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Re: Thing descriptions for Server Sent Events?

From: Fabrice Desré <fabrice@mozilla.com>
Date: Tue, 15 Nov 2016 08:35:35 -0800
To: public-wot-ig@w3.org
Message-ID: <060ab899-5b7a-ea00-2273-c4bc03ea345f@mozilla.com>
Hi Dave,

What's the advantage over WebSockets though? EventSource is unsupported 
by IE/Edge (see http://caniuse.com/#search=eventsource) while all 
browsers support WebSockets.

On 11/15/2016 07:59 AM, Dave Raggett wrote:
> Has anyone looked at the thing description requirements for protocol
> binding via Server Sent Events, which are supported by most modern Web
> browsers? The protocol layers on top of HTTP and keeping the HTTP
> connection open, allowing the server to push a sequence of messages to
> the client. If the connection dies, the client automatically reconnects.
> It is common to use JSON for representing the messages, provided you
> steer clear of new lines which have a special significance to the HTML
> EventSource objects that browsers provide for handing messages. Server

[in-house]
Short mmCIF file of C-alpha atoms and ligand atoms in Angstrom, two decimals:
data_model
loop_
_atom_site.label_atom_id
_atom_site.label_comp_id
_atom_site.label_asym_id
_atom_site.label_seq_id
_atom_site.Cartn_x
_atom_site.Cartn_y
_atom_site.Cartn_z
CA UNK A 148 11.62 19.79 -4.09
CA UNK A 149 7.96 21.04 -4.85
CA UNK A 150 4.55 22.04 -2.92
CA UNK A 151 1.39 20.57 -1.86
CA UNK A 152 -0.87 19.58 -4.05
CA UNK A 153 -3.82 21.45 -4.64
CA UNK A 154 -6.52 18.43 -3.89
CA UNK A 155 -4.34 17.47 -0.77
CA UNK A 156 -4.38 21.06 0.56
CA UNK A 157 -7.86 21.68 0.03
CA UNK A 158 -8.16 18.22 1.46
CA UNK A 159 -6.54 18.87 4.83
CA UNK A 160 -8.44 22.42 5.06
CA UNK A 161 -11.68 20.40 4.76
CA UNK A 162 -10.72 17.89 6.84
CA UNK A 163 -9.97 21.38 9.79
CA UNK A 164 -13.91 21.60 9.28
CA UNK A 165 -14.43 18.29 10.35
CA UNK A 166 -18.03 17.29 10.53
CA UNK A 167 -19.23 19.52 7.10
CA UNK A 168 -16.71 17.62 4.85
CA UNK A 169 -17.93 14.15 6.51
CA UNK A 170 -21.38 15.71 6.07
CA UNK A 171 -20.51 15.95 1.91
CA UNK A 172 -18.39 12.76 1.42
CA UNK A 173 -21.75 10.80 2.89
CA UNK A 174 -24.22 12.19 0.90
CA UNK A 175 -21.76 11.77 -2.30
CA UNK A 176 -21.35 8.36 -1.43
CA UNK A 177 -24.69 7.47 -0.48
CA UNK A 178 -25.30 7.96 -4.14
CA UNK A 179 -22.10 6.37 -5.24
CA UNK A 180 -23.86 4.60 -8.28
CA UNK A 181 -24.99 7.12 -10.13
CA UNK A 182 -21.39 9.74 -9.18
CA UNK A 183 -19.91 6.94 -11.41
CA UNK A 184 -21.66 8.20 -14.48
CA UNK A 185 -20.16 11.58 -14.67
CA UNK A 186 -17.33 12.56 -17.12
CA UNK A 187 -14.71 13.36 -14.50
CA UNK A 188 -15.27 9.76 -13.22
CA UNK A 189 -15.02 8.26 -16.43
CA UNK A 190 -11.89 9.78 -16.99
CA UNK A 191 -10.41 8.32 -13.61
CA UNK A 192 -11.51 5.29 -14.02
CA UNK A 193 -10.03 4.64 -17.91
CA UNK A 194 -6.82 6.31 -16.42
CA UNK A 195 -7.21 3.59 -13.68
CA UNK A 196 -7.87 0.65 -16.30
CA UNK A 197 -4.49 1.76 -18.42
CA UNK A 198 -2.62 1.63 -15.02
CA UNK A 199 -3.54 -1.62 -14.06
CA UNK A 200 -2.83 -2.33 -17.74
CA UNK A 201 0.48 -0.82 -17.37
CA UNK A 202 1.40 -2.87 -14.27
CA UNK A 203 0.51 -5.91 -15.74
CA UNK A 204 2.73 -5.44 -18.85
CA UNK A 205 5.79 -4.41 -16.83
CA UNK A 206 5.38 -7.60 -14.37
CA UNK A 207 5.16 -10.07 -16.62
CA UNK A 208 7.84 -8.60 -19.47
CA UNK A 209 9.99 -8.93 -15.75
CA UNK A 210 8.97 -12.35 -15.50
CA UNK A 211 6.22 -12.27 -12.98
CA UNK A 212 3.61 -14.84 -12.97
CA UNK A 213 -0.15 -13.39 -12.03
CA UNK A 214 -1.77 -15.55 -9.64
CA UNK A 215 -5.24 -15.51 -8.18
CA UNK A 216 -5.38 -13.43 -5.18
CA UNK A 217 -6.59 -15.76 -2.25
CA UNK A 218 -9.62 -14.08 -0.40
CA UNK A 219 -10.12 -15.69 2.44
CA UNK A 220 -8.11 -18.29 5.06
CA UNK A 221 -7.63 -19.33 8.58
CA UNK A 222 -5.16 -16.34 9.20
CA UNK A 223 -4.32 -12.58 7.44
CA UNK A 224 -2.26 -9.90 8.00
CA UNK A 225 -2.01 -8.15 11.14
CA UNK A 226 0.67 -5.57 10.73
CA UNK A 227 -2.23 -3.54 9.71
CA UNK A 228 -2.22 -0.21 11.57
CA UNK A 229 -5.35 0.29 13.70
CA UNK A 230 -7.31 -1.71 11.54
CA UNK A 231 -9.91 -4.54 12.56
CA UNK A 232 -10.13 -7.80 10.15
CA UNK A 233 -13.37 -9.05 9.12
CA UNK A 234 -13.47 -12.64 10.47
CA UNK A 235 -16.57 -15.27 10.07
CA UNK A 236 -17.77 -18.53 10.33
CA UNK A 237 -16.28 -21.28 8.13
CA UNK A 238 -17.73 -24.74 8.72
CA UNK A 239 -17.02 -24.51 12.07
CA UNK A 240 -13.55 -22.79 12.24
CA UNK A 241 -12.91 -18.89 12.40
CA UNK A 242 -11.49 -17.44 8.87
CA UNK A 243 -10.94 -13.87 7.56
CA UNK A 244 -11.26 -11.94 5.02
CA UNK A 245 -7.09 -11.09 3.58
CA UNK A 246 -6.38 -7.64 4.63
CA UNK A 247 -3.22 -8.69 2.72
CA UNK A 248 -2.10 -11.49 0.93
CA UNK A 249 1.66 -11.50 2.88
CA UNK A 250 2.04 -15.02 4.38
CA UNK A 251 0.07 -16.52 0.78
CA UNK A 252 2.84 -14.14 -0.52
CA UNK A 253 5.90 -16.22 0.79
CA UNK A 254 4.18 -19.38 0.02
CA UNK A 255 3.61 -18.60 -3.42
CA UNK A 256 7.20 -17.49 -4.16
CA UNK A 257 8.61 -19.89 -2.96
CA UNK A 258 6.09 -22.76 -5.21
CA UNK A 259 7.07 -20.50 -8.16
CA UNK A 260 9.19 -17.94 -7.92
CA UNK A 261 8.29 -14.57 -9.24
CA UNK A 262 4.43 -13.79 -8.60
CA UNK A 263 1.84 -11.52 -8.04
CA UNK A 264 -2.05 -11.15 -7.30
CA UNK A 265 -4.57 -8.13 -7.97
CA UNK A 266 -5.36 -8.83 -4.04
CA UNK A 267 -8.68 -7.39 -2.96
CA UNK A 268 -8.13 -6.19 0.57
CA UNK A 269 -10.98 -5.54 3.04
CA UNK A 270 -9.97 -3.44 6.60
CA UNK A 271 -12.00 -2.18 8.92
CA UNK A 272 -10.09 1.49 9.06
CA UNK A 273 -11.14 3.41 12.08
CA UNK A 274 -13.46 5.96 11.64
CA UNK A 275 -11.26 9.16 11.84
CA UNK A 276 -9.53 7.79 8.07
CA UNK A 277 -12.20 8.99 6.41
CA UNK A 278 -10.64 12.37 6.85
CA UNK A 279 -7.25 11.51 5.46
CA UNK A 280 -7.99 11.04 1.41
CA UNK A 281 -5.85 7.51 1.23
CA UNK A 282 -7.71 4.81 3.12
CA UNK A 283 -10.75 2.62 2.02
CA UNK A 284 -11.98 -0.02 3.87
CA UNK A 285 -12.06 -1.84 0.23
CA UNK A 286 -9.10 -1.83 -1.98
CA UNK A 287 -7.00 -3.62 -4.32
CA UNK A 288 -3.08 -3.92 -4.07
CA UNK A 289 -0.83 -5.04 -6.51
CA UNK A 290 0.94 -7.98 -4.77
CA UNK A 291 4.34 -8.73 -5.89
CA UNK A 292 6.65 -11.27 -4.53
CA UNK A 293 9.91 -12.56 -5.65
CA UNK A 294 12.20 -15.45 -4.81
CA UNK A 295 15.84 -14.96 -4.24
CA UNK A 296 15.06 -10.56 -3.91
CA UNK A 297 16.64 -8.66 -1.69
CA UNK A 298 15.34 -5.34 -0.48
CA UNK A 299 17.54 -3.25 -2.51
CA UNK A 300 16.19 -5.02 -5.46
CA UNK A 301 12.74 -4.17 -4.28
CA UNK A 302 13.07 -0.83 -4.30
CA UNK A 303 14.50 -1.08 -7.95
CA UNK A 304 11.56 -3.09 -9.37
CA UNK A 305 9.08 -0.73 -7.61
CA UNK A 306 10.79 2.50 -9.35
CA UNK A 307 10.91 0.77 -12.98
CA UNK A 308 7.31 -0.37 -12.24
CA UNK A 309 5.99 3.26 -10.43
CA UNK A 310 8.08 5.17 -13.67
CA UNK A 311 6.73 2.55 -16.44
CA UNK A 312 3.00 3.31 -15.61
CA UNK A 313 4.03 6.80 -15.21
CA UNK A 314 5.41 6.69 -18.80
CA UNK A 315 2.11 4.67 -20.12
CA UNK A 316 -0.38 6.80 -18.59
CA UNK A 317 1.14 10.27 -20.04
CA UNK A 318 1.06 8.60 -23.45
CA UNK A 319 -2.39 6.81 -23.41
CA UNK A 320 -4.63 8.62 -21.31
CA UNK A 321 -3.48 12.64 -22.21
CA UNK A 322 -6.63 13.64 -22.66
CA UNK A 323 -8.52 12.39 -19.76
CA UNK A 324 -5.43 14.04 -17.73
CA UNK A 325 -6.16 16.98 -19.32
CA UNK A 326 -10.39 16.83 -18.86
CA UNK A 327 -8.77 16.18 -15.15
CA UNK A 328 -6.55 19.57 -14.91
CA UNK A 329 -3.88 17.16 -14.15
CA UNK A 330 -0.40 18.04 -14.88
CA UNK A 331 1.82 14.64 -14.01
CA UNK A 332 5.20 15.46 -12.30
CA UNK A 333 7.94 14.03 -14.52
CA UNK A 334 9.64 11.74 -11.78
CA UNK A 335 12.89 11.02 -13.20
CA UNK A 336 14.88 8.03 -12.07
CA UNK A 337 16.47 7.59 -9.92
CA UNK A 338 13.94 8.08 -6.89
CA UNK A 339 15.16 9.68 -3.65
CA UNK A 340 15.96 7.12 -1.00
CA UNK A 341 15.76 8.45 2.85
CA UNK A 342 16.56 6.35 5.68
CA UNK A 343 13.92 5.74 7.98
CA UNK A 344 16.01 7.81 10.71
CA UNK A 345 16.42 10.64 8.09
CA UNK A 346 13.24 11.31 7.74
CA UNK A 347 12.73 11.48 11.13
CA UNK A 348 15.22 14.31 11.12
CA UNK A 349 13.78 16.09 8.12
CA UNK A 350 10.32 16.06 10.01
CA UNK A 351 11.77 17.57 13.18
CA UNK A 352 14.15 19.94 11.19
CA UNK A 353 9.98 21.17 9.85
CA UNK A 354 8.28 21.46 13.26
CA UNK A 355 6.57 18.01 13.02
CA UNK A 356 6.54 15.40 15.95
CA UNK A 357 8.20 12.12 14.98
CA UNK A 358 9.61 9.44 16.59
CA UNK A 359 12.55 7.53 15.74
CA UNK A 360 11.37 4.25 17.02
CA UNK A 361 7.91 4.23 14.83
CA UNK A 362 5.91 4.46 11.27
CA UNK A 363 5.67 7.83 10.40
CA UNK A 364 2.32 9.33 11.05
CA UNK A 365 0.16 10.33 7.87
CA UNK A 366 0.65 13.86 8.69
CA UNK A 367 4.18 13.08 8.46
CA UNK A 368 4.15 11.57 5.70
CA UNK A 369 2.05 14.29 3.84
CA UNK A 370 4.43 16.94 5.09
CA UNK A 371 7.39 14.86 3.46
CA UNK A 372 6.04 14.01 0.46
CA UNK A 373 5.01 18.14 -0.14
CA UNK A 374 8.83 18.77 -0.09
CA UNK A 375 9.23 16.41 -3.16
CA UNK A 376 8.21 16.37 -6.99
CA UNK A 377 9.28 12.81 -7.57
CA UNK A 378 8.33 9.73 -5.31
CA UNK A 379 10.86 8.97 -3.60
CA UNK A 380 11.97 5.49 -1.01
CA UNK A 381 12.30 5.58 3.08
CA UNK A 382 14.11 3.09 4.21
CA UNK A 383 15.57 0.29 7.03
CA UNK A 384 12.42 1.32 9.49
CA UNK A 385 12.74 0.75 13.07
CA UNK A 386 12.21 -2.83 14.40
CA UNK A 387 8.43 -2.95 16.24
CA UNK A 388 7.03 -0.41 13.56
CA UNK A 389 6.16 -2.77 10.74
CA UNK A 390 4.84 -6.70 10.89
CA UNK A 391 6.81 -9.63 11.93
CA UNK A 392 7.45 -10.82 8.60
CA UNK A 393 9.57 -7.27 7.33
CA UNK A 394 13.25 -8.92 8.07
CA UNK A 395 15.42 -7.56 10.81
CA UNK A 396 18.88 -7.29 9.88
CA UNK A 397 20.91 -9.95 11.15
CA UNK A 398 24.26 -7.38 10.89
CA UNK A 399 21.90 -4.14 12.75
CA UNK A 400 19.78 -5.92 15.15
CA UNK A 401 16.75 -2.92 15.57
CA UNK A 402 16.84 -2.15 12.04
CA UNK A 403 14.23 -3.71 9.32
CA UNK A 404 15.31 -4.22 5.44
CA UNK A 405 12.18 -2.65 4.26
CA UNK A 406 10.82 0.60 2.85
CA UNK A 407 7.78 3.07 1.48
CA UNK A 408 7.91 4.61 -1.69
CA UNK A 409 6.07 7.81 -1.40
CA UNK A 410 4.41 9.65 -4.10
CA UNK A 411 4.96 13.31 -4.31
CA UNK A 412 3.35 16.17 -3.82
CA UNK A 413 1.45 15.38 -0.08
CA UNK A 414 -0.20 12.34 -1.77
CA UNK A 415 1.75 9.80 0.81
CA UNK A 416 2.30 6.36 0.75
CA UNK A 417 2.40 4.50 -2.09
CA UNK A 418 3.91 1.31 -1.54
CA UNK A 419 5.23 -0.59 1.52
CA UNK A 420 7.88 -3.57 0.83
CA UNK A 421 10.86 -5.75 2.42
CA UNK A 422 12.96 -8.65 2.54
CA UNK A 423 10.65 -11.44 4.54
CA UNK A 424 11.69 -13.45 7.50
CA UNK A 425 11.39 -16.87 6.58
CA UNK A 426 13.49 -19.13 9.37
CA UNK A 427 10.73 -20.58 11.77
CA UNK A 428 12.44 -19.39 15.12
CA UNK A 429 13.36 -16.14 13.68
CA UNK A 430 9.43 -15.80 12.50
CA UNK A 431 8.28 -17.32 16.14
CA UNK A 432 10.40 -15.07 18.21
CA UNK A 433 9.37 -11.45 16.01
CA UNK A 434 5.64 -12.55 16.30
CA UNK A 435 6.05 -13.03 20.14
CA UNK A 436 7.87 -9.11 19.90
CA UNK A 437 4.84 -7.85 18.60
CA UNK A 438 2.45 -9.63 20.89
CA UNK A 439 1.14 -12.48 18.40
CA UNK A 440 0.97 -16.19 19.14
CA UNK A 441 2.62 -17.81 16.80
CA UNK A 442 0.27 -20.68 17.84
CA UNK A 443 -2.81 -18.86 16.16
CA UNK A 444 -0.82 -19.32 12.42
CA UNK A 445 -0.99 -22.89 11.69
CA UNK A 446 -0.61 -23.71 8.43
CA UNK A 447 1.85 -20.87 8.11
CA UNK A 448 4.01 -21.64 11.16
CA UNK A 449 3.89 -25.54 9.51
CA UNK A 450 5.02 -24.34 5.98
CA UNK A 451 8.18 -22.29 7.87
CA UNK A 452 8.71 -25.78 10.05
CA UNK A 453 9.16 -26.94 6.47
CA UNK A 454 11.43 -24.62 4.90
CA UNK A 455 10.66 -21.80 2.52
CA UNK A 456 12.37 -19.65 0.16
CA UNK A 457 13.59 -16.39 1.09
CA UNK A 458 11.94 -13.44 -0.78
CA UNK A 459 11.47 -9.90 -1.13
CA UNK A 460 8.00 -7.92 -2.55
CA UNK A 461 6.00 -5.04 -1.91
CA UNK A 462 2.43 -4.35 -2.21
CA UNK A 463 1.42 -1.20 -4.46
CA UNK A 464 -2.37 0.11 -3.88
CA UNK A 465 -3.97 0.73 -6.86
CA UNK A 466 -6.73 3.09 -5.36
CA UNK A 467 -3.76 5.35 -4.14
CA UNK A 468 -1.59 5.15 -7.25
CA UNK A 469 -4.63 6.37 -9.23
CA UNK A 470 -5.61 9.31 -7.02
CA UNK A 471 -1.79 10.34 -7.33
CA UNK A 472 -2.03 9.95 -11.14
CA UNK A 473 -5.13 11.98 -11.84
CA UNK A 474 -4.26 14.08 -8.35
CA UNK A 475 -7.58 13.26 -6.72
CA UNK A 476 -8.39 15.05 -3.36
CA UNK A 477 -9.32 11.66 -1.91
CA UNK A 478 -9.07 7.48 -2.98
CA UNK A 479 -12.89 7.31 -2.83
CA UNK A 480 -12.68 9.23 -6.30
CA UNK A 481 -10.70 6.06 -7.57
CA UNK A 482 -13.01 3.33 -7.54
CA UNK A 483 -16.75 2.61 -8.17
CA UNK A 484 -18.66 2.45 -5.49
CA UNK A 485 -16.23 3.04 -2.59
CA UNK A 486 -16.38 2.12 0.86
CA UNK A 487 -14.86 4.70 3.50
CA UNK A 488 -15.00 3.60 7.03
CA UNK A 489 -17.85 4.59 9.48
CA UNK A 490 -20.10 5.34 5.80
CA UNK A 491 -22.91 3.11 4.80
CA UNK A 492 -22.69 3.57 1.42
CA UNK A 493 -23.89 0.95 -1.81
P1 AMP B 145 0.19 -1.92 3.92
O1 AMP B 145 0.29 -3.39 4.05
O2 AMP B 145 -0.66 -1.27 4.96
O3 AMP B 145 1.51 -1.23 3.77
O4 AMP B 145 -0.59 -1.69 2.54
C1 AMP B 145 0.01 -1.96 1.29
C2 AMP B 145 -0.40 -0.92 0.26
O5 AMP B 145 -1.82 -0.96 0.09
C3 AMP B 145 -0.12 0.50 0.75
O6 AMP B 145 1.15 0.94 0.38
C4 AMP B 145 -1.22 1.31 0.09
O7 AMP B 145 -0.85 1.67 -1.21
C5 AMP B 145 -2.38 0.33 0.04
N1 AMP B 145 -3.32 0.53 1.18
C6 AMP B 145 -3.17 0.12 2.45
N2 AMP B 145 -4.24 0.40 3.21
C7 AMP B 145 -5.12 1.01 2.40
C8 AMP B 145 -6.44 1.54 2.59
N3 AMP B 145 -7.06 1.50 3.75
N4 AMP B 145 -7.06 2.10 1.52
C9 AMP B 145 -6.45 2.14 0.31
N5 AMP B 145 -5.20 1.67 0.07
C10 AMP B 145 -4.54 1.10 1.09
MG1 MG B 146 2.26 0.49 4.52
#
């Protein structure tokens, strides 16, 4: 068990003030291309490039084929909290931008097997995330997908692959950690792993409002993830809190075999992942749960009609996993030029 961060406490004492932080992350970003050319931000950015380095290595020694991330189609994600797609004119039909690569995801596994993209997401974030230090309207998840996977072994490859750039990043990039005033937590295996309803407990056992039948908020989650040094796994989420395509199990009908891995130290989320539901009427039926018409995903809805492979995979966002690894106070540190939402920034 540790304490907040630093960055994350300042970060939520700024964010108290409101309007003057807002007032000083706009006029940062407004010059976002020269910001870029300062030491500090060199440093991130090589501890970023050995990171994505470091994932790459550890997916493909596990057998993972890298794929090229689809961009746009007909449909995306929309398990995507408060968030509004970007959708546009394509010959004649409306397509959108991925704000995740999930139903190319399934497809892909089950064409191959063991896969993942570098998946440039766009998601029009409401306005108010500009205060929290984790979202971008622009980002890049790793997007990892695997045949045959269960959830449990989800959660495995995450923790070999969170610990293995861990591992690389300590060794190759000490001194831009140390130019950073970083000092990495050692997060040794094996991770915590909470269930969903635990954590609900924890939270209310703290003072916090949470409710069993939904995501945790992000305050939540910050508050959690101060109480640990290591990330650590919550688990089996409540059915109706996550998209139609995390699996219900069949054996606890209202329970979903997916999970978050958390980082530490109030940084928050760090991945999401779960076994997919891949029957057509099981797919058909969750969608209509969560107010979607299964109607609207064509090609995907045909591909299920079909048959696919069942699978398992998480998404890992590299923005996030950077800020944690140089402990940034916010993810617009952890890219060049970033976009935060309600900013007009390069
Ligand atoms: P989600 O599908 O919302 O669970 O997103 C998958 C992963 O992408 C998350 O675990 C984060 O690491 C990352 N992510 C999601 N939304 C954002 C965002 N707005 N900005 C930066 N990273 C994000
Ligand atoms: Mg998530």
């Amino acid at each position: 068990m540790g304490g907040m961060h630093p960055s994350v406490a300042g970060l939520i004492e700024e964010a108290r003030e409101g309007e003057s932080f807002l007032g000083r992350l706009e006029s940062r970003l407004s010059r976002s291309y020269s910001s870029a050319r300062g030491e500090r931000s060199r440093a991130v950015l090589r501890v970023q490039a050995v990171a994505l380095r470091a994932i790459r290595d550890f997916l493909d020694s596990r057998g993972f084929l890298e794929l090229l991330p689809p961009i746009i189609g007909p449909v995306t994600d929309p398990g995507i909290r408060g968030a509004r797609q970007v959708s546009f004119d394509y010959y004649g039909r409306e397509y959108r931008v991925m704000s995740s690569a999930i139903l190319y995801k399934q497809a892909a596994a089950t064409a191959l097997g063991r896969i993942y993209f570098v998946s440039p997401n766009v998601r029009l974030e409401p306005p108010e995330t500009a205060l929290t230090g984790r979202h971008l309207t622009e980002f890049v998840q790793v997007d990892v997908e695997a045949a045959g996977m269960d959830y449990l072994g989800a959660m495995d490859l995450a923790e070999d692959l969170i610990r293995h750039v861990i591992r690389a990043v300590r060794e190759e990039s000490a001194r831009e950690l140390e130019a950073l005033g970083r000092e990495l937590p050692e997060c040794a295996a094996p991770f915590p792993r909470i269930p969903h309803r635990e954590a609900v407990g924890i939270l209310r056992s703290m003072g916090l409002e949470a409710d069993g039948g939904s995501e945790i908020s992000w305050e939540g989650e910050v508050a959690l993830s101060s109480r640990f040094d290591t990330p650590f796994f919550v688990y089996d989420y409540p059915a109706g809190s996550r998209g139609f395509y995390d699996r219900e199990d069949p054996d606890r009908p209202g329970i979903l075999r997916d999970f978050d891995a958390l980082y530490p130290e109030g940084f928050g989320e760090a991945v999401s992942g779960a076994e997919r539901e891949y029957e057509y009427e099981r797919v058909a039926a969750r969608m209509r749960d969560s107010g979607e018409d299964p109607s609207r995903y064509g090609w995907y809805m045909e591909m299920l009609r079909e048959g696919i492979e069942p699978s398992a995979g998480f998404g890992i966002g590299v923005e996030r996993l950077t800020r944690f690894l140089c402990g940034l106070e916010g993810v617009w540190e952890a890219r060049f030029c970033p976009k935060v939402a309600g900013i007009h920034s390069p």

> Sent Events can be considered as an alternative to Web Sockets. Some
> form of time stamp (e.g. milliseconds since epoch) would allow a client
> to request a history of messages that were missed when the Event stream
> connection was dead.
> I am exploring server side simulation of physical processes, using
> Server Sent Events to stream updates to the browser for rendering with
> Canvas2D and requestAnimationFrame. This is much easier than setting up
> real physical systems, and will enable me to explore a comprehensive
> range of ideas for thing descriptions and associated APIs. I will use an
> IFRAME element for visualising the physics simulation, where the
> enclosing web page provides the user experience for interacting with
> things via their thing descriptions. The IFRAME is thus analogous to the
> view of a physical system streamed from a webcam.
> —
>    Dave Raggett <dsr@w3.org <mailto:dsr@w3.org>>

Fabrice Desré
Connected Devices
Mozilla Corporation
Received on Tuesday, 15 November 2016 16:36:11 UTC

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